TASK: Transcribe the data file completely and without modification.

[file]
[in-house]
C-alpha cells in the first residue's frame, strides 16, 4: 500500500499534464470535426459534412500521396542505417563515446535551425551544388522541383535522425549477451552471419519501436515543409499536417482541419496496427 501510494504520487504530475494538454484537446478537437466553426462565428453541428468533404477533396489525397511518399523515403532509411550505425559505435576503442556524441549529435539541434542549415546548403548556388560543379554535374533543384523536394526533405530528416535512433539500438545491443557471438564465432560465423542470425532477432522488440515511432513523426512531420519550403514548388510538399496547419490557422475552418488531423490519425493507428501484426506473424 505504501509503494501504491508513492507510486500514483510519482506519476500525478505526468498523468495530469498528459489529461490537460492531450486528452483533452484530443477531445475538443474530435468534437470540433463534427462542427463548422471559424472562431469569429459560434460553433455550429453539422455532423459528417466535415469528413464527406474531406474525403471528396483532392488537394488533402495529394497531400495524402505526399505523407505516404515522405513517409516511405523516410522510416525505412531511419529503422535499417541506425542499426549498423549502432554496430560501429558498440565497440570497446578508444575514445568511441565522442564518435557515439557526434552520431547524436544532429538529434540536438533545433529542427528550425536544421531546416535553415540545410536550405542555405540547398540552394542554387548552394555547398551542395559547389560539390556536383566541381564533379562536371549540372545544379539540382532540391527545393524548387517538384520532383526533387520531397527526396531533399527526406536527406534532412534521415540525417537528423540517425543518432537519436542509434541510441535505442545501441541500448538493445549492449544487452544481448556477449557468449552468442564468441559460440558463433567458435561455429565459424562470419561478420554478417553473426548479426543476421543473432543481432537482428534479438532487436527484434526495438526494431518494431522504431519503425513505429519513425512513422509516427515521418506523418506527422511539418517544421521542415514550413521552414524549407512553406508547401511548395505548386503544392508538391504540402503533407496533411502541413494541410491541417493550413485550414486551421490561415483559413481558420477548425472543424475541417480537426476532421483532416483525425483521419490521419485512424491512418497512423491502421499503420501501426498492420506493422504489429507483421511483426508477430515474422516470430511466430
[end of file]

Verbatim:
[in-house]
C-alpha cells in the first residue's frame, strides 16, 4: 500500500499534464470535426459534412500521396542505417563515446535551425551544388522541383535522425549477451552471419519501436515543409499536417482541419496496427 501510494504520487504530475494538454484537446478537437466553426462565428453541428468533404477533396489525397511518399523515403532509411550505425559505435576503442556524441549529435539541434542549415546548403548556388560543379554535374533543384523536394526533405530528416535512433539500438545491443557471438564465432560465423542470425532477432522488440515511432513523426512531420519550403514548388510538399496547419490557422475552418488531423490519425493507428501484426506473424 505504501509503494501504491508513492507510486500514483510519482506519476500525478505526468498523468495530469498528459489529461490537460492531450486528452483533452484530443477531445475538443474530435468534437470540433463534427462542427463548422471559424472562431469569429459560434460553433455550429453539422455532423459528417466535415469528413464527406474531406474525403471528396483532392488537394488533402495529394497531400495524402505526399505523407505516404515522405513517409516511405523516410522510416525505412531511419529503422535499417541506425542499426549498423549502432554496430560501429558498440565497440570497446578508444575514445568511441565522442564518435557515439557526434552520431547524436544532429538529434540536438533545433529542427528550425536544421531546416535553415540545410536550405542555405540547398540552394542554387548552394555547398551542395559547389560539390556536383566541381564533379562536371549540372545544379539540382532540391527545393524548387517538384520532383526533387520531397527526396531533399527526406536527406534532412534521415540525417537528423540517425543518432537519436542509434541510441535505442545501441541500448538493445549492449544487452544481448556477449557468449552468442564468441559460440558463433567458435561455429565459424562470419561478420554478417553473426548479426543476421543473432543481432537482428534479438532487436527484434526495438526494431518494431522504431519503425513505429519513425512513422509516427515521418506523418506527422511539418517544421521542415514550413521552414524549407512553406508547401511548395505548386503544392508538391504540402503533407496533411502541413494541410491541417493550413485550414486551421490561415483559413481558420477548425472543424475541417480537426476532421483532416483525425483521419490521419485512424491512418497512423491502421499503420501501426498492420506493422504489429507483421511483426508477430515474422516470430511466430